Bridge over ocean
1 March 2015 CFA Institute Journal Review

No Country for Young People (Digest Summary)

  1. Sadaf Aliuddin, CFA

An aging population is having an impact on economic growth in many countries, including the United States, Germany, and Japan.

What’s Inside?

An aging population can restrict economic growth as a result of a smaller supply of labor. Economic growth is directly proportional to labor growth and productivity. Low growth in the work force implies less consumption and, therefore, less demand for products and services. Intuitively, this shift also leads to less capital investment, and the vicious cycle continues.

How Is This Article Useful to Practitioners?

The author highlights a critical consideration for investment practitioners assessing future returns on investments. Investment returns are positively related to economic growth. A younger work force will point toward a relatively more vibrant economy than an older work force will.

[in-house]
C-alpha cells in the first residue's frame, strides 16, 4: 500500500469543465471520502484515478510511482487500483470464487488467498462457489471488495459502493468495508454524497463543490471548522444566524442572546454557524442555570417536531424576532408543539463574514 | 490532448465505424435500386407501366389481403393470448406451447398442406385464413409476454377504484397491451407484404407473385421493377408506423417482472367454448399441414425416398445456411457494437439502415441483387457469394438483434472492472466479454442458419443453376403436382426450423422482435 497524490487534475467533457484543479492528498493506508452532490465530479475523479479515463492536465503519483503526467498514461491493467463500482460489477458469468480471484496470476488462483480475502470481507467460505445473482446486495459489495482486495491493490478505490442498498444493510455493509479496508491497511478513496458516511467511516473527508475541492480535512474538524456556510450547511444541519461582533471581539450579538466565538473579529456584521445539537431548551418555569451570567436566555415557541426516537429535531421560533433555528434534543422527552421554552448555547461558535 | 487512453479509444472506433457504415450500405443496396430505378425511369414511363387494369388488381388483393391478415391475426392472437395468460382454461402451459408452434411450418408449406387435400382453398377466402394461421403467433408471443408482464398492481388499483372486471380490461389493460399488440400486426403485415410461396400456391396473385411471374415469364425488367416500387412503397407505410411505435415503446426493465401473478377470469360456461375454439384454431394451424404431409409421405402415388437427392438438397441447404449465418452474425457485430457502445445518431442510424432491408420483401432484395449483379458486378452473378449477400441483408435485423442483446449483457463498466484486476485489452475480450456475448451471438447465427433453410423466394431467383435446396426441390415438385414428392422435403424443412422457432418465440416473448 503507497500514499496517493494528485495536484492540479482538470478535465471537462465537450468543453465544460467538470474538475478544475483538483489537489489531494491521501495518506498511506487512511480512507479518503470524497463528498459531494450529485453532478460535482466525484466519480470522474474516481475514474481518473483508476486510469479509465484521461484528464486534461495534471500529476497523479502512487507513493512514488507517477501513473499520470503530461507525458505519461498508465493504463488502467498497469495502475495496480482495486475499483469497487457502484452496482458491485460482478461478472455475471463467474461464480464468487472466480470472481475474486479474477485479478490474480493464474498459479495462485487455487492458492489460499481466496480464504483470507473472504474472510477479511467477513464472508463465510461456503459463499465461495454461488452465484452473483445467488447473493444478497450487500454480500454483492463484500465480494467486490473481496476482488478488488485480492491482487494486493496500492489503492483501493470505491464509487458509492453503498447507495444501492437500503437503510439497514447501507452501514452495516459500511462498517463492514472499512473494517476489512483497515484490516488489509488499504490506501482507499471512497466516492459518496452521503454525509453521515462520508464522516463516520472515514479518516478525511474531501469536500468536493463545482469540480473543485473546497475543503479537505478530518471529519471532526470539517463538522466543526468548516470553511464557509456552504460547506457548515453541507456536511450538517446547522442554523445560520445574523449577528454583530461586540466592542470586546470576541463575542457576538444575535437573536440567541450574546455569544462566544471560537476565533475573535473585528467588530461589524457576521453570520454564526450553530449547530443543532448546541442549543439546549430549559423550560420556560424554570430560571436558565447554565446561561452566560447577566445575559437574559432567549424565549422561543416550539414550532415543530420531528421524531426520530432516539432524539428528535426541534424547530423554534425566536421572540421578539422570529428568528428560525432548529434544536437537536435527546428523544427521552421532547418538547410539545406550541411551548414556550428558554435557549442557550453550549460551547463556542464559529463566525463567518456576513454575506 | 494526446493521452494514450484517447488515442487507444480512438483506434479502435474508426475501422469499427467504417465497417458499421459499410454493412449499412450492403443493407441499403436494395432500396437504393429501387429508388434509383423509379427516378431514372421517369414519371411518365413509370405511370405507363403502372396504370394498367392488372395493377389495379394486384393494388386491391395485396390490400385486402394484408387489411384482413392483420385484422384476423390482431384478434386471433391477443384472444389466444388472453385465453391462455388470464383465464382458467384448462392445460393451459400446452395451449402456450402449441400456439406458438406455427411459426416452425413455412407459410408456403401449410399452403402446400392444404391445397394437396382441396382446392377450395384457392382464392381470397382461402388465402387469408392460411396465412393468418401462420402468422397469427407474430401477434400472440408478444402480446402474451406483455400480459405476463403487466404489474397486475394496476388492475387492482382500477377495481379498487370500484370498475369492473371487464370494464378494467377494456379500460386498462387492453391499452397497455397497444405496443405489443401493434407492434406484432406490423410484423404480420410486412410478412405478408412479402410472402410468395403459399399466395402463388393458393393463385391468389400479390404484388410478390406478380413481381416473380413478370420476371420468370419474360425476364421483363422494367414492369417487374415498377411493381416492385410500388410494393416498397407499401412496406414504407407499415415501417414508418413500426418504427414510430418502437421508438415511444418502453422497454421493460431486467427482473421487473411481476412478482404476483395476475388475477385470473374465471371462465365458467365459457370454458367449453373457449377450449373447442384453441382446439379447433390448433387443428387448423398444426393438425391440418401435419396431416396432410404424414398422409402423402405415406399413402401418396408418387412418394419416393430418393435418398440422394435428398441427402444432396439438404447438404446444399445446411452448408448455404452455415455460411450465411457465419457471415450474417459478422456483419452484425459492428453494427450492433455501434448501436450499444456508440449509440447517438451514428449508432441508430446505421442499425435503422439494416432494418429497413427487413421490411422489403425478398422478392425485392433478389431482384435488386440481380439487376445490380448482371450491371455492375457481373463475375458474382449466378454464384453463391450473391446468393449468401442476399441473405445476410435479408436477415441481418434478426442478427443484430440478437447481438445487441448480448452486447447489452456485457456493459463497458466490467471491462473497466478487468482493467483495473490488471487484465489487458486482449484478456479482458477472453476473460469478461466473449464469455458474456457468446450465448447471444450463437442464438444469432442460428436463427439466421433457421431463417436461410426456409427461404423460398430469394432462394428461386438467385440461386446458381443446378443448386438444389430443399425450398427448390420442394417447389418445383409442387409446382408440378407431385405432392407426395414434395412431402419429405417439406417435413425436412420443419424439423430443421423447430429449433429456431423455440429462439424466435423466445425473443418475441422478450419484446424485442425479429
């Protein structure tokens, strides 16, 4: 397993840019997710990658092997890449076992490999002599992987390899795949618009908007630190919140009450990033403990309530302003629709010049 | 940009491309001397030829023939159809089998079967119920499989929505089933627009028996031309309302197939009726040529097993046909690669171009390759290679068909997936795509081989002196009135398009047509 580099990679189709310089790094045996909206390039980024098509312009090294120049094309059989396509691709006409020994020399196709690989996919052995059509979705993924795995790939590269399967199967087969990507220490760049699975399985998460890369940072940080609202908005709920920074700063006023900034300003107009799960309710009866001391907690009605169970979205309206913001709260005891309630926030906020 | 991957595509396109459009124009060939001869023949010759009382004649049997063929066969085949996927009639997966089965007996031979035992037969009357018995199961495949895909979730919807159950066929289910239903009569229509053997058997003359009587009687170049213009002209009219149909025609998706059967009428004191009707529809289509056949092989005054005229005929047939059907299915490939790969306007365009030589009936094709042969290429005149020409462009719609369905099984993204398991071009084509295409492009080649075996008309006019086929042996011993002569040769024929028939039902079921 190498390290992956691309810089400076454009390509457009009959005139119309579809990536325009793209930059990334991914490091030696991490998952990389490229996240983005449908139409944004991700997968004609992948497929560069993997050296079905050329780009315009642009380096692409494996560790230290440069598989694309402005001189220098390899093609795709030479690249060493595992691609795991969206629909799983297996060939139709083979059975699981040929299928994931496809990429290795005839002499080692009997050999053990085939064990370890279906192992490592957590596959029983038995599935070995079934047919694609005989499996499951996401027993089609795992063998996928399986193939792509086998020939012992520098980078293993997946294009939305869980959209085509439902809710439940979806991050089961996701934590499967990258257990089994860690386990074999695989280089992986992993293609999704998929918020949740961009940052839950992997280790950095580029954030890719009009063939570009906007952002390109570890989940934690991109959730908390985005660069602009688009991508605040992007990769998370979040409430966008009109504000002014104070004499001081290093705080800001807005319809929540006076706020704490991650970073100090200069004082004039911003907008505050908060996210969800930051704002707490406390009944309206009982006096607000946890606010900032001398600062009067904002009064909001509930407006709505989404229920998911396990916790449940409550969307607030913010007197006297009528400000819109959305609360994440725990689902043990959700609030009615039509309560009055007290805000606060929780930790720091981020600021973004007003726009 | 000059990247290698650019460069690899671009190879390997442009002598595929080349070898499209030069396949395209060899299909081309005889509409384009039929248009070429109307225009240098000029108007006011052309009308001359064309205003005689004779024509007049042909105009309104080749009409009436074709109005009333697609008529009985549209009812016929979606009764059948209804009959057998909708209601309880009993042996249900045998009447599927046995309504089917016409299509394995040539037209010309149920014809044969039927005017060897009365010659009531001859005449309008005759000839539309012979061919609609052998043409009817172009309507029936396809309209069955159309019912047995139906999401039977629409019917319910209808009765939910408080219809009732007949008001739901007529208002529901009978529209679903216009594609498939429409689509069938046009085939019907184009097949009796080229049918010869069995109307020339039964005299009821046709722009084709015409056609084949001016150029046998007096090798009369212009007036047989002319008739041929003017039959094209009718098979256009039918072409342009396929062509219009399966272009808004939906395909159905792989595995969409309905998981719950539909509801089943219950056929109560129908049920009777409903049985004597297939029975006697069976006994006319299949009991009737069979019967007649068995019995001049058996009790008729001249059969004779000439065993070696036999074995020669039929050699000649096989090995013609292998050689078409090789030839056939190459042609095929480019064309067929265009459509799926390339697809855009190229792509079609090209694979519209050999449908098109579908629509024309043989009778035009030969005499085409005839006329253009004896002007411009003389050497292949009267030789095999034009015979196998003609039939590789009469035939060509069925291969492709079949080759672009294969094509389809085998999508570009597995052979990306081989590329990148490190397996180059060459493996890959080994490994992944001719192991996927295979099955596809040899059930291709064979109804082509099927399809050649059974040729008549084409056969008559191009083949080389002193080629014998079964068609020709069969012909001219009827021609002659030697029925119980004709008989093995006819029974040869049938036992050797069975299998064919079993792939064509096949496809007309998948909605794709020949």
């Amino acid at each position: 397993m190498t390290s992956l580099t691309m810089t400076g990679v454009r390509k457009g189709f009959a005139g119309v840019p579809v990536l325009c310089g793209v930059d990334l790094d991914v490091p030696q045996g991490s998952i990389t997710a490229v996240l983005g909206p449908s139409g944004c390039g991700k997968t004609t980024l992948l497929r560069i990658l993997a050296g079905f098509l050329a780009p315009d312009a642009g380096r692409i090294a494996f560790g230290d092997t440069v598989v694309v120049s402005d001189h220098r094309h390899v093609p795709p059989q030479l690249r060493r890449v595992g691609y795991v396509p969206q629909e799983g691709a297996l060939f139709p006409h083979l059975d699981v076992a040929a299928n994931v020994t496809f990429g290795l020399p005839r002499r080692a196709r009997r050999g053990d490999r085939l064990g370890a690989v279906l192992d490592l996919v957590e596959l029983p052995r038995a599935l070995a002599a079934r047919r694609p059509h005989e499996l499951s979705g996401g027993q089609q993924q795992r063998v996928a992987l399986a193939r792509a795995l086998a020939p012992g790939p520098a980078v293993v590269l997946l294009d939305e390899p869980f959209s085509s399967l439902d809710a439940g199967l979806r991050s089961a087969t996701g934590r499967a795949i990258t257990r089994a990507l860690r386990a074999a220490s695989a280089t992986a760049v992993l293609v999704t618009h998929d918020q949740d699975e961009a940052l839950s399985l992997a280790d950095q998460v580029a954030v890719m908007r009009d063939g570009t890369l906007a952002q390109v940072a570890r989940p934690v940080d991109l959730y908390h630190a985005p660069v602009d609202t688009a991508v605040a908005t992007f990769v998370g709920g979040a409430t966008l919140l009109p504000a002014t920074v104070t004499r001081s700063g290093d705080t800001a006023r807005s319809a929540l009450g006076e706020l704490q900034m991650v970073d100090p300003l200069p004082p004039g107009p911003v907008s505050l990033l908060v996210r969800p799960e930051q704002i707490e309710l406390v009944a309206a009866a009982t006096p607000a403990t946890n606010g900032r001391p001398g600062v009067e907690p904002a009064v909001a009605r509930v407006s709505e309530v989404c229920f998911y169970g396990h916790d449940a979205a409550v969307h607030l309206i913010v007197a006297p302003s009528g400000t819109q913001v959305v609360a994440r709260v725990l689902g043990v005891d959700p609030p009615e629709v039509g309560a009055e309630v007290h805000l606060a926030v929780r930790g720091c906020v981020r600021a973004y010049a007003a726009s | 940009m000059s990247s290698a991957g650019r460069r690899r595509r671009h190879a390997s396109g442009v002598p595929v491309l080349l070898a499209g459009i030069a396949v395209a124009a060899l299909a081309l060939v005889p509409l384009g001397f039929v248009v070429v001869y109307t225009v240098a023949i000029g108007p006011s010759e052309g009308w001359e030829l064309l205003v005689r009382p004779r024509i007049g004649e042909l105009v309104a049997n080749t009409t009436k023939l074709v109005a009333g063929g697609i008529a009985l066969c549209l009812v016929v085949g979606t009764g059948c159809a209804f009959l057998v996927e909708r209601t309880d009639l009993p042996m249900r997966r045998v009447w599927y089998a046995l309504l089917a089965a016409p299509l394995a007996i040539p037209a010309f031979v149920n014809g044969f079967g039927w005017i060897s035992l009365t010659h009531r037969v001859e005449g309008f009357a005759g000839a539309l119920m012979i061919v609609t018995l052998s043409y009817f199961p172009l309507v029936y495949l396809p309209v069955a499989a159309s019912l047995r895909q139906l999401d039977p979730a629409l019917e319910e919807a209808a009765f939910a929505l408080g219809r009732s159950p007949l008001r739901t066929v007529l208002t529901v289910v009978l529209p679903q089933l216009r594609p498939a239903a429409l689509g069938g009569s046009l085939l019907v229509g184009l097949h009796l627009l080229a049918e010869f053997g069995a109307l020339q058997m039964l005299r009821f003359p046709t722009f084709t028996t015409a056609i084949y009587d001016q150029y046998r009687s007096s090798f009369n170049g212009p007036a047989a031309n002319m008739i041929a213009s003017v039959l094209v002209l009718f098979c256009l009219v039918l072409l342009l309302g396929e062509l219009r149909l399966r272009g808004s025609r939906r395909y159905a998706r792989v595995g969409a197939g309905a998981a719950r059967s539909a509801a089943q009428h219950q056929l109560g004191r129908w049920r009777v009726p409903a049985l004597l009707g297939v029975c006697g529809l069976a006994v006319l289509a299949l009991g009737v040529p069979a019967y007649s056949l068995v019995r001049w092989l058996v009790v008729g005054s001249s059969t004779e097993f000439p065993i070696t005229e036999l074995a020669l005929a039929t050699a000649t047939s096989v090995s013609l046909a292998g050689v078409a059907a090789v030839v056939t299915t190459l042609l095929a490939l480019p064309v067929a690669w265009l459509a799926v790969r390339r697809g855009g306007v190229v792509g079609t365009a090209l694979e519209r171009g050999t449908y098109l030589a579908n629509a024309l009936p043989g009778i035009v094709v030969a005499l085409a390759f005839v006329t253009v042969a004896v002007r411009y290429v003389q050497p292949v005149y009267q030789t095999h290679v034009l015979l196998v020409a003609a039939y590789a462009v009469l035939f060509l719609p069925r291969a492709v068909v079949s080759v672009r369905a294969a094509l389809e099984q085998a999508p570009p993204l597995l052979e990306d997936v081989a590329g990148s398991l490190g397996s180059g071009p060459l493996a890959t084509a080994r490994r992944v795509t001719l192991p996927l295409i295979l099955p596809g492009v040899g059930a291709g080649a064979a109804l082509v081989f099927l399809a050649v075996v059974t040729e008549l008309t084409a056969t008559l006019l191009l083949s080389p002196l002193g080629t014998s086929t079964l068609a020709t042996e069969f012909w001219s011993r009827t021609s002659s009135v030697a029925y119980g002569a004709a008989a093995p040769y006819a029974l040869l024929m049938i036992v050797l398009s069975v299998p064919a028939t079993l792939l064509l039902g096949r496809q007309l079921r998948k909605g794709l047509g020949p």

Another interesting factor the author highlights is that an aging population tends to save more and thus consume less. But, ultimately, the population crosses the retirement age and starts using the savings, with a positive impact on interest rates. At this stage, liquidation of assets acquired in the high-savings years also occurs. In the case of foreign investments, the potential outflow from the affected country is also a point of consideration for investors in that country.

Abstractor’s Viewpoint

Population demographics have economic relevance and can also highlight potential areas of investment in a particular economy. For instance, an aging population could imply low demand for diapers and strollers but higher demand for wheelchairs and walking sticks.

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